The COVID-19 pandemic has affected nearly every aspect of our lives. And with so many people laid off or working reduced hours, many people’s personal finances have been thrown into complete disarray. In other words, the pandemic is changing the way people deal with money. While there is still a great deal of uncertainty ahead of us, financial planning should not take a backseat just because it’s become more difficult to forecast for the long-term. Regardless of your current financial situation, there are steps you can take to lessen the financial hardship of the Covid-19 pandemic and prepare for the future.

Reduce Your Debt Burden with Lower Interest Rates

With the increased volatility in the stock market, interest rates have taken a nosedive. If you have high-interest credit card debt, there is no time like the present to do something about it. Essentially, this is the perfect opportunity to secure lower interest rates from credit card companies through things like balance transfer offers. Furthermore, the government suspended most federal student loan payments through the end of September. So, if you still have student loans outstanding, now is the time to pay down other types of debt.

Refinance Your Mortgage

The Federal Reserve has reduced mortgage rates. As a result, fixed-rate mortgage averages are at all-time lows. This makes it an opportune time to refinance your home. One of the most important factors in a refinance, however, is the break-even time; this is the amount of time it would take for you to make up the total closing costs. For example, your refinance closing costs might be $5,000 for a mortgage that saves you an additional $200 per month. At this rate, it would take 25 months or just over two years to break even. It would not be worth refinancing, however, if you plan to move within two years. Since we all have different objectives, this would be a good topic to discuss with a financial planner.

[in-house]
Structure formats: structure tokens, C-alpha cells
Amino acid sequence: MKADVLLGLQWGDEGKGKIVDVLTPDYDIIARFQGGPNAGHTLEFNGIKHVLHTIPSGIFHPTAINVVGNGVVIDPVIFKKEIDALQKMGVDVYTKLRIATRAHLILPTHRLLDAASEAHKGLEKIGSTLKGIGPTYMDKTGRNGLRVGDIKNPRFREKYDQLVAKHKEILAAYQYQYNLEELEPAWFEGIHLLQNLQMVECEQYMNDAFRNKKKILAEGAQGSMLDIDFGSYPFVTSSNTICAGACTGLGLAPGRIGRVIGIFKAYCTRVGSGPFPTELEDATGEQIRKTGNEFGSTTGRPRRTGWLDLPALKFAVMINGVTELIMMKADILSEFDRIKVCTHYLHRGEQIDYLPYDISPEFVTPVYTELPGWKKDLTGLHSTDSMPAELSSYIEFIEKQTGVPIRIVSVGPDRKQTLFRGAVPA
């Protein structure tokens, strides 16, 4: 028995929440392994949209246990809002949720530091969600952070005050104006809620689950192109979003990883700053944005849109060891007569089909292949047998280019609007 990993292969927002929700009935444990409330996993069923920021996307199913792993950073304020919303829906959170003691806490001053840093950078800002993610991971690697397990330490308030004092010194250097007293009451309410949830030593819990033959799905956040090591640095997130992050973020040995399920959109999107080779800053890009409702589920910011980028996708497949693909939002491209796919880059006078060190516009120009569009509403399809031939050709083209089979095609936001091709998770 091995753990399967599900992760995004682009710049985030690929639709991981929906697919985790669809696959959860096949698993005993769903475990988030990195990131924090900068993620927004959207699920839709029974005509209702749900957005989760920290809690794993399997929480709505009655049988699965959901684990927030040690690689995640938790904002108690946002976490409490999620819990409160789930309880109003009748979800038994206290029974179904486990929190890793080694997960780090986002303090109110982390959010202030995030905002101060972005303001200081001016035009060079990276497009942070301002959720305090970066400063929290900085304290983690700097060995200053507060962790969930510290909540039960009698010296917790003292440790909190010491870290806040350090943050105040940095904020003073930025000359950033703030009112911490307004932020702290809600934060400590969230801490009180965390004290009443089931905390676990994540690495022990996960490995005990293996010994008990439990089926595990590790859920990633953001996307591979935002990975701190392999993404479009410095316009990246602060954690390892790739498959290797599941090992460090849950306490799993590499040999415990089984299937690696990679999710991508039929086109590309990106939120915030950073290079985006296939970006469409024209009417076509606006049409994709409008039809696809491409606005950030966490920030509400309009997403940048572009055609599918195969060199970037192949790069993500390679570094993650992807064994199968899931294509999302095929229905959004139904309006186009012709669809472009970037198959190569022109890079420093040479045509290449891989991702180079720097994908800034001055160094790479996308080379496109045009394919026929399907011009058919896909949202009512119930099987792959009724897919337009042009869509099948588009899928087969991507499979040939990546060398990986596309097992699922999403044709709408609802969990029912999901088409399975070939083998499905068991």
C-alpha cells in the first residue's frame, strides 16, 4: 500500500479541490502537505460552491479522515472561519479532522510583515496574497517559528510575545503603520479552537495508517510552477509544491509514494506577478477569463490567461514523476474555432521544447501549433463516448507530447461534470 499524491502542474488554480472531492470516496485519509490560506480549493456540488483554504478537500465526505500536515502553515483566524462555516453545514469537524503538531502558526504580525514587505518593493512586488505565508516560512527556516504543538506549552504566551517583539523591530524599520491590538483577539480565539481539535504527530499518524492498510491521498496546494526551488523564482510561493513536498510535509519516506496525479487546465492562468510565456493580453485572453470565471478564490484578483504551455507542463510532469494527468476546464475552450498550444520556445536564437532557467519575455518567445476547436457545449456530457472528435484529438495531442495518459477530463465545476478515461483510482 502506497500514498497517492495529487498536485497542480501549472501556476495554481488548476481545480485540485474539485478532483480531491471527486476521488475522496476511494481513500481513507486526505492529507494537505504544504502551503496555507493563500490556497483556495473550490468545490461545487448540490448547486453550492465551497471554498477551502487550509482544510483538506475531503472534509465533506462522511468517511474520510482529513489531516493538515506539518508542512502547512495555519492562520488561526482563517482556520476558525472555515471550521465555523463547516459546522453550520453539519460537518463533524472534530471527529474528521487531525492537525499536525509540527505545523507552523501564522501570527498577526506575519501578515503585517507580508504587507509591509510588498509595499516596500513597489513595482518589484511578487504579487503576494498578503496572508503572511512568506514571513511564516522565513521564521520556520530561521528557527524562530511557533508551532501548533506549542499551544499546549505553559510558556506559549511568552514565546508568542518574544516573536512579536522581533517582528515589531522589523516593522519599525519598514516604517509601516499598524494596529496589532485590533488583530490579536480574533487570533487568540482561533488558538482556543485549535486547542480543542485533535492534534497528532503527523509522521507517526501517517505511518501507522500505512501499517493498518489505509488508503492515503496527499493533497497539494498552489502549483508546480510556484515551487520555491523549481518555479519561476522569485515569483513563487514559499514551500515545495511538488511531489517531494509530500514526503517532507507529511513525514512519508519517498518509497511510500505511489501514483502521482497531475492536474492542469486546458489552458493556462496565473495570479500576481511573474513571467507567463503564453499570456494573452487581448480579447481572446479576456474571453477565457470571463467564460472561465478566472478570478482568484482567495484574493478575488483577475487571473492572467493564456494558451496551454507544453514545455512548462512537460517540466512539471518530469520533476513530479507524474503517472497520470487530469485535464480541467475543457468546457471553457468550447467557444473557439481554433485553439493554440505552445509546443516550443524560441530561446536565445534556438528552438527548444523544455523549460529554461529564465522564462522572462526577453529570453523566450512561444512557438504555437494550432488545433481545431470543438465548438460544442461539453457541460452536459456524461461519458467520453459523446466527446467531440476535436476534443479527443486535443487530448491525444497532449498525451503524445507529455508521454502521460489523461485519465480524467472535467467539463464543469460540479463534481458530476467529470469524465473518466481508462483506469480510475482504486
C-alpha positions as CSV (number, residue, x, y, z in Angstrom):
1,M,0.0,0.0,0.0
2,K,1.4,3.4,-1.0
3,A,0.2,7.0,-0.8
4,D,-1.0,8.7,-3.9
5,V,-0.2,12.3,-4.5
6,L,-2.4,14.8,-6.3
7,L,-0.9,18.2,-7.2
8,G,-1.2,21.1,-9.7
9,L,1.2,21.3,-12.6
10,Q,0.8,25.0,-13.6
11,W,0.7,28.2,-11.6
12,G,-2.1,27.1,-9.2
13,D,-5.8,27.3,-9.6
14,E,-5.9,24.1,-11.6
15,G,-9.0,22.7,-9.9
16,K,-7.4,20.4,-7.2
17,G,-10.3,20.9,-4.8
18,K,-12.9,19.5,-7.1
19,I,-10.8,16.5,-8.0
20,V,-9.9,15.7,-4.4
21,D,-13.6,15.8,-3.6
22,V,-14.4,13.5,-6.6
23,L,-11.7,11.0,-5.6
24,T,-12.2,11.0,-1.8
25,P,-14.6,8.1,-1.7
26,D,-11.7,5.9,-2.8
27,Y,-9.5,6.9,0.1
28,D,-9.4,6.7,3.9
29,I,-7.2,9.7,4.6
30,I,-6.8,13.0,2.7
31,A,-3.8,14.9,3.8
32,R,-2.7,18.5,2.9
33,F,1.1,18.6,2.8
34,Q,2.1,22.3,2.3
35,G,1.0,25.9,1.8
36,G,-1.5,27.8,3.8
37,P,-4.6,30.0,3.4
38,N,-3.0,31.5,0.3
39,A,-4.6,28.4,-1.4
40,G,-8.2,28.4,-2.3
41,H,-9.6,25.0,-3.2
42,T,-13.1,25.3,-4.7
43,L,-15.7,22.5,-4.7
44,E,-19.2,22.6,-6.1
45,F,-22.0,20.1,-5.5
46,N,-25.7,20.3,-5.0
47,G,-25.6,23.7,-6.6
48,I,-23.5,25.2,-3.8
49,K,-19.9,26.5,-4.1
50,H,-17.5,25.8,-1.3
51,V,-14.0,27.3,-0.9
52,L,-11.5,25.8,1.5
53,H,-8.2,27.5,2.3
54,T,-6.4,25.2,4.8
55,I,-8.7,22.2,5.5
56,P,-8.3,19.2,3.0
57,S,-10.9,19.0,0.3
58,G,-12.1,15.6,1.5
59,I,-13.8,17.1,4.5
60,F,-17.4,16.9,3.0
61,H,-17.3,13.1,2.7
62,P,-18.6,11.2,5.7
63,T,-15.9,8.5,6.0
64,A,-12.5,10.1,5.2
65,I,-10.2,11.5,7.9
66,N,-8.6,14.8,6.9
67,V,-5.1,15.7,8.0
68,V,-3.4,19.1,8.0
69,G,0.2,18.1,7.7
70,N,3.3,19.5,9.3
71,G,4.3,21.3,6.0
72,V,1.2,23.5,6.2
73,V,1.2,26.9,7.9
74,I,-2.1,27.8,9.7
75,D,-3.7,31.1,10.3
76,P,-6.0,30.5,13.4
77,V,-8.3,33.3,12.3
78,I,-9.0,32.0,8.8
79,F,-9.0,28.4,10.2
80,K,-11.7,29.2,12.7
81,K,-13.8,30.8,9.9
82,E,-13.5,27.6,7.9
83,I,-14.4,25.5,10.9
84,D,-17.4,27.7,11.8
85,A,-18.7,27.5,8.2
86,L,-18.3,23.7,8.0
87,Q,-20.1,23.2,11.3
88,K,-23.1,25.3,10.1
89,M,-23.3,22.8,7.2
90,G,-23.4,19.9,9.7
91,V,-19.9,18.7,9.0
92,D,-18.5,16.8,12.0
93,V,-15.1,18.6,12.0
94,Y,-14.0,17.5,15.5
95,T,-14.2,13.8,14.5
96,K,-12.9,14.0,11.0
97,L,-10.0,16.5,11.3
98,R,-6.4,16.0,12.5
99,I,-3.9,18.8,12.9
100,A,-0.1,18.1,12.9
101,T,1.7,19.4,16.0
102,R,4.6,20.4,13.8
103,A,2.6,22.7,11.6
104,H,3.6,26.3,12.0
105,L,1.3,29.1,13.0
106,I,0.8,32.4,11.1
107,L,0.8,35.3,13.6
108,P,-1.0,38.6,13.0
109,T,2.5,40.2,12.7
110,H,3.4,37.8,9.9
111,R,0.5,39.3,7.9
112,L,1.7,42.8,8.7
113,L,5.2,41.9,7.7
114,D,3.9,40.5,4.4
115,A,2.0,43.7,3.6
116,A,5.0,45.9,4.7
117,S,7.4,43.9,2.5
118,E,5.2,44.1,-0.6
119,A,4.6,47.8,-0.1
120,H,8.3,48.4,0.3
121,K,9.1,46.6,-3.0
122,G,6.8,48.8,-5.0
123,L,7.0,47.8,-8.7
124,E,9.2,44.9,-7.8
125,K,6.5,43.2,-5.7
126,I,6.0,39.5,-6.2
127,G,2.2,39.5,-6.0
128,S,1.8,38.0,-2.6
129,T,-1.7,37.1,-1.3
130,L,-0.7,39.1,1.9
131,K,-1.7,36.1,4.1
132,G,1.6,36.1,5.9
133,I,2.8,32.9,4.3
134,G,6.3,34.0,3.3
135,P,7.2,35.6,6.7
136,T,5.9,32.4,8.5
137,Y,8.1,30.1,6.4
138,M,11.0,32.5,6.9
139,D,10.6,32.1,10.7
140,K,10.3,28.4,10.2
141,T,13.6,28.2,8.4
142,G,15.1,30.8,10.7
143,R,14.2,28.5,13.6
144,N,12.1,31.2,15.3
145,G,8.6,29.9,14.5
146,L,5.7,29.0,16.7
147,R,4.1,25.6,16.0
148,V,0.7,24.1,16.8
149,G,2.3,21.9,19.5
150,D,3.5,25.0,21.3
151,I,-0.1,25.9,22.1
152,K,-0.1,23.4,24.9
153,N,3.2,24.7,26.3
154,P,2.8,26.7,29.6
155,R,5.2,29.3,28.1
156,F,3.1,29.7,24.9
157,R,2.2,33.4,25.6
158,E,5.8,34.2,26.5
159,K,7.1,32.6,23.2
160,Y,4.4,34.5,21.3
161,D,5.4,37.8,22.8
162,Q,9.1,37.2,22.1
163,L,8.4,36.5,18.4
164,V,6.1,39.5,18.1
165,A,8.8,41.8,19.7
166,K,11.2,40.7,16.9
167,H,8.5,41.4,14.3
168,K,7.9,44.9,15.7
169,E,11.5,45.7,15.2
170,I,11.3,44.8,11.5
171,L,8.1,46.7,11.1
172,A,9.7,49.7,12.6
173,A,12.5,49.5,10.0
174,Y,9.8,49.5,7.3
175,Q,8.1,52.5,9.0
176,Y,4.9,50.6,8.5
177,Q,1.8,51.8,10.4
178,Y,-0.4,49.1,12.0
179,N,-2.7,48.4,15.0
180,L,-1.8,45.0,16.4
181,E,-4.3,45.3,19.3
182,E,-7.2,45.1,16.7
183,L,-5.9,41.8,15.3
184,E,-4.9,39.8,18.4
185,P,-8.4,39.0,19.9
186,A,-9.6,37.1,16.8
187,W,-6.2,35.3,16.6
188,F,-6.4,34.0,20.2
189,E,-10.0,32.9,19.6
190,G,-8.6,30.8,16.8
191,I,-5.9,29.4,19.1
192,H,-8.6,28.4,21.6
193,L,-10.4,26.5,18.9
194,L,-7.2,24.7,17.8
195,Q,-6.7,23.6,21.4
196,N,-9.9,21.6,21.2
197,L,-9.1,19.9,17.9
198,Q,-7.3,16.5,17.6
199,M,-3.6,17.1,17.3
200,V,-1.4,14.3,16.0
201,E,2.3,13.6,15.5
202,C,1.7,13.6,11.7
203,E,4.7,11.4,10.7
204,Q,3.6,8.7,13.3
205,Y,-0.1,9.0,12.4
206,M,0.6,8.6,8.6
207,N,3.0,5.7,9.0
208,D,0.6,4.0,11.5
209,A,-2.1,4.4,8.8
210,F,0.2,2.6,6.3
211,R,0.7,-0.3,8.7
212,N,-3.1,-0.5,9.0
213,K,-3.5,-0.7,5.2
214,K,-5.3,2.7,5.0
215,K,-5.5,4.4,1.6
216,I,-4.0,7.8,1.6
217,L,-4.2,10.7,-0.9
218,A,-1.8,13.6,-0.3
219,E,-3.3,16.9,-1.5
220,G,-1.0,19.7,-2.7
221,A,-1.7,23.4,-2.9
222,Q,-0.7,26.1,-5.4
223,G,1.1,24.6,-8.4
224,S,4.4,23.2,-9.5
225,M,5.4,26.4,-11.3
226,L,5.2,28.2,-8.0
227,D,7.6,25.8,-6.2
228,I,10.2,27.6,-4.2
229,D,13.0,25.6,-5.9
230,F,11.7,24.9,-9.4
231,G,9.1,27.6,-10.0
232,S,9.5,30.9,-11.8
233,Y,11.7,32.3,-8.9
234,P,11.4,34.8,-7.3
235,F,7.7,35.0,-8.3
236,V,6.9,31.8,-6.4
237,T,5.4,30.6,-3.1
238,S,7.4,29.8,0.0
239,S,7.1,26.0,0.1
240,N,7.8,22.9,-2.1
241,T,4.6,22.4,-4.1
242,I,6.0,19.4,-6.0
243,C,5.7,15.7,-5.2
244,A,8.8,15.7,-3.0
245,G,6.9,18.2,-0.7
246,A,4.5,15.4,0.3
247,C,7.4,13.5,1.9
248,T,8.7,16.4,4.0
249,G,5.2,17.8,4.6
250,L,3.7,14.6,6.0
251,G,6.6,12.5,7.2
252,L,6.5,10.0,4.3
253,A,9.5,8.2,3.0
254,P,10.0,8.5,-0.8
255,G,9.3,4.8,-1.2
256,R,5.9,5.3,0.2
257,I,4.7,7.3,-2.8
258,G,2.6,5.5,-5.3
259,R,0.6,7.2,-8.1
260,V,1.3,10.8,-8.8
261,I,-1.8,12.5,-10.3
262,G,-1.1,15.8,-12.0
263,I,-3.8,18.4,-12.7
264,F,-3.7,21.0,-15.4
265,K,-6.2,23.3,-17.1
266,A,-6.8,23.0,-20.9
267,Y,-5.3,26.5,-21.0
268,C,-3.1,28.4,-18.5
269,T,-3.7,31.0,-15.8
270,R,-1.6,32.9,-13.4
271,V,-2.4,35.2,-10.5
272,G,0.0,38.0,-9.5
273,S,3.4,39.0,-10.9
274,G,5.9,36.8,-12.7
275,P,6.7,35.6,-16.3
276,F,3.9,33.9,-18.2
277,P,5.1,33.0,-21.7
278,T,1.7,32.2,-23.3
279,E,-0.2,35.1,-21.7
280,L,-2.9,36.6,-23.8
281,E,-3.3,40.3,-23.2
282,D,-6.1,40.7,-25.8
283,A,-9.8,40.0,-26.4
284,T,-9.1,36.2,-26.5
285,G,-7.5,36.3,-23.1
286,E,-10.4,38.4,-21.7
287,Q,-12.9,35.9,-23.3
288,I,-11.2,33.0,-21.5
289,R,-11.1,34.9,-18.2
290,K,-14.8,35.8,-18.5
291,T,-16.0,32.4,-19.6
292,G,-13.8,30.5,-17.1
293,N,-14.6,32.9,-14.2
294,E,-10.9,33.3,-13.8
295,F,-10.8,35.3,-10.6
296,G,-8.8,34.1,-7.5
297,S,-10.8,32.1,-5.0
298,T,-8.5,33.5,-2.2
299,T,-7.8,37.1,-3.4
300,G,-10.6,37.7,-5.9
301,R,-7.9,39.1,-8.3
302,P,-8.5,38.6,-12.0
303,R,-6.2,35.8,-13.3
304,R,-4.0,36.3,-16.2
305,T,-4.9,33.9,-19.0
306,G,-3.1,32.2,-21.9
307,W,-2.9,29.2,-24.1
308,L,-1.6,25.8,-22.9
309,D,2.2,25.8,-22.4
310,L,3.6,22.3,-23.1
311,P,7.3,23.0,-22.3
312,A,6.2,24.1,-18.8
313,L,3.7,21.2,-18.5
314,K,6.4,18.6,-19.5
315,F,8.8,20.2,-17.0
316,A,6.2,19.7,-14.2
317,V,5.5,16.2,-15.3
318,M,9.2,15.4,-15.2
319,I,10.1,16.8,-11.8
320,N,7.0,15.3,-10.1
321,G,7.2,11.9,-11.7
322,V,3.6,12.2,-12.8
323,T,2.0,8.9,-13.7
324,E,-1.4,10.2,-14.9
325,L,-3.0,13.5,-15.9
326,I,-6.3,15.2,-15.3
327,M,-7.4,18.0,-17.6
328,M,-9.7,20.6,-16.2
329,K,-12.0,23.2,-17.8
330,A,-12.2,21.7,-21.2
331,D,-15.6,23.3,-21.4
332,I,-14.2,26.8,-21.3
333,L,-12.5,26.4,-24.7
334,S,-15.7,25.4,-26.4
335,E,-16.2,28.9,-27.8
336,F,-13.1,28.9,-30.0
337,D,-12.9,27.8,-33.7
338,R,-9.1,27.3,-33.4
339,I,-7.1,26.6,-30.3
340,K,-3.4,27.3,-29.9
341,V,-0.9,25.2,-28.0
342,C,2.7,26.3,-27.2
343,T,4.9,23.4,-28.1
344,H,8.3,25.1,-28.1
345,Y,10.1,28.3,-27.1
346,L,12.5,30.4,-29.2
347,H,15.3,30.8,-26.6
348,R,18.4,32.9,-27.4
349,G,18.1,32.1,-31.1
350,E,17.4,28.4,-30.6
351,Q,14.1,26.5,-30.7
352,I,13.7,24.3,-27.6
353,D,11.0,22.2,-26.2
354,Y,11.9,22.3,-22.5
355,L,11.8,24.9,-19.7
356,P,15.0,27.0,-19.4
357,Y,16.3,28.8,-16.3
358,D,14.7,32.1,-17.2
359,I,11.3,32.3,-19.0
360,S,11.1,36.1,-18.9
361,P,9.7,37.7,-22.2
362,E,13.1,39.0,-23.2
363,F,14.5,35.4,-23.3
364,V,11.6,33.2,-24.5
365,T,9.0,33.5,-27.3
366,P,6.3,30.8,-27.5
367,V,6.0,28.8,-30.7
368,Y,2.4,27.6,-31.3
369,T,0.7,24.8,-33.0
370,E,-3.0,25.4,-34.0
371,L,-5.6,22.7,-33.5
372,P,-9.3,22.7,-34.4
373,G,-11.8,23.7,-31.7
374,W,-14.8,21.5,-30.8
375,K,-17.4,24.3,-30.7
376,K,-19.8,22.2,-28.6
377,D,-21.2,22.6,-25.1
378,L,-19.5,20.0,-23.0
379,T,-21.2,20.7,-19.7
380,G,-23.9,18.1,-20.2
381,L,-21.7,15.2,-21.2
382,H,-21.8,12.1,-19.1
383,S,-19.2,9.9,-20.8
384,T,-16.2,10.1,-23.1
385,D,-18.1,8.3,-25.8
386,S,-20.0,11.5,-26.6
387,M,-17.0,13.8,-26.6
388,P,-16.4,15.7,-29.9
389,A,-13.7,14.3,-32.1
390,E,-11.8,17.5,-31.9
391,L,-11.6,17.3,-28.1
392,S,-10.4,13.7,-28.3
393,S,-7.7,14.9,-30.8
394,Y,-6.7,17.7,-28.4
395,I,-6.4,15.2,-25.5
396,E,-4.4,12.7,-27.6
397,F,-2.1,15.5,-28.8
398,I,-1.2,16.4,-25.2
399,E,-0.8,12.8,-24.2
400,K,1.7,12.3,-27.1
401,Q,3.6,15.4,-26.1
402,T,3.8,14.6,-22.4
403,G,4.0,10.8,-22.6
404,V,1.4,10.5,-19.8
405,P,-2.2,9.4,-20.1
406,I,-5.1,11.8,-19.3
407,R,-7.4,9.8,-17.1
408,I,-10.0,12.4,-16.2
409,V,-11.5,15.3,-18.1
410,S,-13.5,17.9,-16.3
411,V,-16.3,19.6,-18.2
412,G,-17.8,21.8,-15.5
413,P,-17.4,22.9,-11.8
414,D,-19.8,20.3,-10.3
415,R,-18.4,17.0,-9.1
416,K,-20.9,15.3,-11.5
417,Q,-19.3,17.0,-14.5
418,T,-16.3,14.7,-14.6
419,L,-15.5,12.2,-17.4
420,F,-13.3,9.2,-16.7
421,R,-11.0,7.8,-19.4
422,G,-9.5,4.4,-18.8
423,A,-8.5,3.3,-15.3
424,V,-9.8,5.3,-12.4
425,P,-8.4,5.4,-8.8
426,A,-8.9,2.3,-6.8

You should also consider reducing the length of your loan. If you have 20 years left to pay off your home, try refinancing to a 15-year mortgage to pay it off sooner and save more money.

Save and Invest More

Since we have fewer opportunities to spend money traveling or dining out during COVID-19, some people are reaping a higher cashflow than normal. The important thing is to take advantage of the extra cash on hand to boost your savings and your retirement accounts. You can try increasing your 401k contributions or even opening a traditional or a Roth IRA or increasing your emergency savings. By reallocating your additional savings, you can put yourself in a much better position when things return to normal.

Don’t Allow COVID-19 to Divert You from Your Financial Goals

The difficulty of dealing with a global pandemic may cause you to put your financial goals on the back burner. Nevertheless, this is actually a good time to assess your long-term financial plans. If you have lost work or been saddled with a large medical expense, you now realize how important it is to have substantial emergency savings on hand. Even if the misfortunes of this year have delayed things like retirement plans, you can still use this time to meet with a financial planner and create a stronger blueprint for your financial future.

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